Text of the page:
Here you are, contemplating reading a book on Algebra II. It isn’t a mystery novel, although you can find people who think mathematics in general is a mystery. It isn’t a historical account, even though you find some historical tidbits scattered here and there. Science fiction it isn’t; mathematics is a science, but you find more fact than fiction. As Joe Friday (star of the old Dragnet series) says, “The facts, ma’am, just the facts.” This book isn’t light reading, although I attempt to interject humor whenever possible. What you find in this book is a glimpse into the way I teach: uncovering mysteries, working in historical perspectives, providing information, and introducing the topic of Algebra II with good-natured humor. This book has the best of all literary types! Over the years, I’ve tried many approaches to teaching algebra, and I hope that with this book I’m helping you cope with and incorporate other teaching methods.
About This Book
Because you’re interested in this book, you probably fall into one of four categories:
You’re fresh off Algebra I and feel eager to start on this new venture.
You’ve been away from algebra for a while, but math has always been your main interest, so you don’t want to start too far back.
You’re a parent of a student embarking on or having some trouble with an Algebra II class and you want to help.
You’re just naturally curious about science and mathematics and you want to get to the good stuff that’s in Algebra II.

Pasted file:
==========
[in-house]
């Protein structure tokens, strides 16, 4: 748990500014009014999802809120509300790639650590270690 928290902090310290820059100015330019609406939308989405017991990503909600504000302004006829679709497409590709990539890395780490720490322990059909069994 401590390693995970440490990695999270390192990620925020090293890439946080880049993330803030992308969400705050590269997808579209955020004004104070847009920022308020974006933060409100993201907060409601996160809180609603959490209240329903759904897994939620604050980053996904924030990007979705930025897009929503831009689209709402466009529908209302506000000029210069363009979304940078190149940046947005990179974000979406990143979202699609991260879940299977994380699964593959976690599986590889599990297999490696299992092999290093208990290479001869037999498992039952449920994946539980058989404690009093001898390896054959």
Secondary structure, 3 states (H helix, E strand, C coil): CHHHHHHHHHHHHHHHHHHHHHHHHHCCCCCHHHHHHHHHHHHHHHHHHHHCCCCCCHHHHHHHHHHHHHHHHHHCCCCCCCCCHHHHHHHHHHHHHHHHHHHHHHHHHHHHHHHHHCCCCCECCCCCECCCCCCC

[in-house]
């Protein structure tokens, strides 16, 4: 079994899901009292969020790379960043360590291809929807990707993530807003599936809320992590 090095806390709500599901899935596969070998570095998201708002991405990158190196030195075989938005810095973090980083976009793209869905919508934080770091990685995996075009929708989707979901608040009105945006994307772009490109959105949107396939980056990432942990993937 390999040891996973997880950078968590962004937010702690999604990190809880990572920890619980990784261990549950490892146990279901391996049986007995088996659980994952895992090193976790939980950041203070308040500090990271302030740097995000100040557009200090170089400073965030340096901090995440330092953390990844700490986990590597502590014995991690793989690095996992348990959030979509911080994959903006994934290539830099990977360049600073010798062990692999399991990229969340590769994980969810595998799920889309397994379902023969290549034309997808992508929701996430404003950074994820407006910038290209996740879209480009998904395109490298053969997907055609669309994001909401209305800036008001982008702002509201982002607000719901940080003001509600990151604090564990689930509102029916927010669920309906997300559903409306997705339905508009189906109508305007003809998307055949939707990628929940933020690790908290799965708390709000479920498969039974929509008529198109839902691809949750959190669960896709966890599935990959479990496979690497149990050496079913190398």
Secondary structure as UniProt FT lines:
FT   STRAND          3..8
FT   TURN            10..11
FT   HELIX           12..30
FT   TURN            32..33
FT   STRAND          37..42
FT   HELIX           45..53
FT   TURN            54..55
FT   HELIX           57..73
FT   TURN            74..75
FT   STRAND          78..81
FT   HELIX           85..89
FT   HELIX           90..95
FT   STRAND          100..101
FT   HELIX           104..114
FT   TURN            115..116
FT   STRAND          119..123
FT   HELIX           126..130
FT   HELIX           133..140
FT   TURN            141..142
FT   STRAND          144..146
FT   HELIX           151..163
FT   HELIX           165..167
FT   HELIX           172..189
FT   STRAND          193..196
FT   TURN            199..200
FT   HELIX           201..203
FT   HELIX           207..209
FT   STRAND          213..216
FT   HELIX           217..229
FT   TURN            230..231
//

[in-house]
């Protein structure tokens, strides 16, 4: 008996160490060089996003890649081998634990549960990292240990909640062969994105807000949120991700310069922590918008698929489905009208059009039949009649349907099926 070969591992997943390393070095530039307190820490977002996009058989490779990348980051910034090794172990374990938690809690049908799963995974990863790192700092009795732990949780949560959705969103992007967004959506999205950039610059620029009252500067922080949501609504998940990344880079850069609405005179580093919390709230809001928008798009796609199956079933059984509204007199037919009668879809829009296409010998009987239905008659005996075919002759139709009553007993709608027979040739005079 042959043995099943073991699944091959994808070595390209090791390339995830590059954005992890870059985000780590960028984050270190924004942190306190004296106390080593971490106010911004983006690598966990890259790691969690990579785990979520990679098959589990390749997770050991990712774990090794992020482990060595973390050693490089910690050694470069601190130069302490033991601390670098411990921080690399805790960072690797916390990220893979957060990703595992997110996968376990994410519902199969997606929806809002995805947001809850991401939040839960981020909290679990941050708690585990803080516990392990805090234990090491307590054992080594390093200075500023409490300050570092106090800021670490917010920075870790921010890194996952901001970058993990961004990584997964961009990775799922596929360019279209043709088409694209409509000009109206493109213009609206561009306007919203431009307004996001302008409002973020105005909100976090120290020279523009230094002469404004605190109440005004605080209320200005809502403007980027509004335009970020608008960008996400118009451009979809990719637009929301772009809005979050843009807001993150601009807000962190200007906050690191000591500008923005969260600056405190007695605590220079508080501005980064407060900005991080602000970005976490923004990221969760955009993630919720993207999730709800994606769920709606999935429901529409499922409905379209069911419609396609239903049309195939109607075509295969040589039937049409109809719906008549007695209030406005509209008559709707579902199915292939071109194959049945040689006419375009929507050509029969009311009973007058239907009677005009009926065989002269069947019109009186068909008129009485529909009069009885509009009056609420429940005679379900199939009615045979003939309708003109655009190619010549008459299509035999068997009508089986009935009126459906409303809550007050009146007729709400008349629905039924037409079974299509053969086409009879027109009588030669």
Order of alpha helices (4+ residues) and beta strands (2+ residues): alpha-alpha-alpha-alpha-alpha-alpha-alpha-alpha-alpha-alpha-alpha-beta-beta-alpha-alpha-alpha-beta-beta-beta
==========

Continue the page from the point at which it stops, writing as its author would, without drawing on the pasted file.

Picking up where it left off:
Whichever category you represent (and I may have missed one or two), you’ll find what you need in this book. You can find some advanced algebraic topics, but I also cover the necessary basics, too. You can also find plenty of connections — the ways different algebraic topics connect with each other and the ways the algebra connects with other areas of mathematics.
After all, the many other math areas drive Algebra II. Algebra is the passport to studying calculus, trigonometry, number theory, geometry, all sorts of good mathematics, and much of science. Algebra is basic, and the algebra you find here will help you grow your skills and knowledge so you can do well in math courses and possibly pursue other math topics.
To help you navigate this book, I use the following conventions:
I italicize special mathematical terms and define them right then and there so you don’t have to search around.
I use boldface text to indicate keywords in bulleted lists or the action parts of numbered steps. I describe many algebraic procedures in a step-by-step format and then use those steps in an example or two.
Sidebars are shaded boxes that contain text you may find interesting, but this text isn’t necessarily critical to your understanding of the chapter or topic.
Alegebra II For Dummies®
Visit www.dummies.com/cheatsheet/algebraii to view this book’s cheat sheet.